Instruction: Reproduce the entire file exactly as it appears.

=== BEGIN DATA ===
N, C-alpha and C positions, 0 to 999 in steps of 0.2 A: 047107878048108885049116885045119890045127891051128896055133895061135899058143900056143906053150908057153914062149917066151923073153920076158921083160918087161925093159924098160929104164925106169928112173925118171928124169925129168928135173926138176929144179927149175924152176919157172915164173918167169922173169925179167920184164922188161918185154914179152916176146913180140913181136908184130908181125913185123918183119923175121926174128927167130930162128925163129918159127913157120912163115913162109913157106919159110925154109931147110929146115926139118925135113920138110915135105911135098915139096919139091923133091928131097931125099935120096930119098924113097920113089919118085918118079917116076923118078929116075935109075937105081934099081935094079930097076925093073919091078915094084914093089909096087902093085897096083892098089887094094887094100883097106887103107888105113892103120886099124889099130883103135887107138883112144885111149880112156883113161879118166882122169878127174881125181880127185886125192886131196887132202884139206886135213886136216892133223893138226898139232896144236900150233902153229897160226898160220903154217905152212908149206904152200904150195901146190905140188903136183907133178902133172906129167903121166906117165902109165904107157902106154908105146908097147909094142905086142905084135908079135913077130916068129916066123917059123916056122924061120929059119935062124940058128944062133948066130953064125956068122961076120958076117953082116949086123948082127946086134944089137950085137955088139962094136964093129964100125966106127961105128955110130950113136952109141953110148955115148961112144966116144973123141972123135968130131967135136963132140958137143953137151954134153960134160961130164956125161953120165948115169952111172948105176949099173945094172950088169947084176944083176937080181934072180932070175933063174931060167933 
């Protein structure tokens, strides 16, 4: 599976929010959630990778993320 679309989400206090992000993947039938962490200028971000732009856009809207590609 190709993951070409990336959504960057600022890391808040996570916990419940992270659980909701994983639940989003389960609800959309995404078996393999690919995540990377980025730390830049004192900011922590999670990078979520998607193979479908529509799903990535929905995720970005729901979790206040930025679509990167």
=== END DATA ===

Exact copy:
N, C-alpha and C positions, 0 to 999 in steps of 0.2 A: 047107878048108885049116885045119890045127891051128896055133895061135899058143900056143906053150908057153914062149917066151923073153920076158921083160918087161925093159924098160929104164925106169928112173925118171928124169925129168928135173926138176929144179927149175924152176919157172915164173918167169922173169925179167920184164922188161918185154914179152916176146913180140913181136908184130908181125913185123918183119923175121926174128927167130930162128925163129918159127913157120912163115913162109913157106919159110925154109931147110929146115926139118925135113920138110915135105911135098915139096919139091923133091928131097931125099935120096930119098924113097920113089919118085918118079917116076923118078929116075935109075937105081934099081935094079930097076925093073919091078915094084914093089909096087902093085897096083892098089887094094887094100883097106887103107888105113892103120886099124889099130883103135887107138883112144885111149880112156883113161879118166882122169878127174881125181880127185886125192886131196887132202884139206886135213886136216892133223893138226898139232896144236900150233902153229897160226898160220903154217905152212908149206904152200904150195901146190905140188903136183907133178902133172906129167903121166906117165902109165904107157902106154908105146908097147909094142905086142905084135908079135913077130916068129916066123917059123916056122924061120929059119935062124940058128944062133948066130953064125956068122961076120958076117953082116949086123948082127946086134944089137950085137955088139962094136964093129964100125966106127961105128955110130950113136952109141953110148955115148961112144966116144973123141972123135968130131967135136963132140958137143953137151954134153960134160961130164956125161953120165948115169952111172948105176949099173945094172950088169947084176944083176937080181934072180932070175933063174931060167933 
């Protein structure tokens, strides 16, 4: 599976929010959630990778993320 679309989400206090992000993947039938962490200028971000732009856009809207590609 190709993951070409990336959504960057600022890391808040996570916990419940992270659980909701994983639940989003389960609800959309995404078996393999690919995540990377980025730390830049004192900011922590999670990078979520998607193979479908529509799903990535929905995720970005729901979790206040930025679509990167």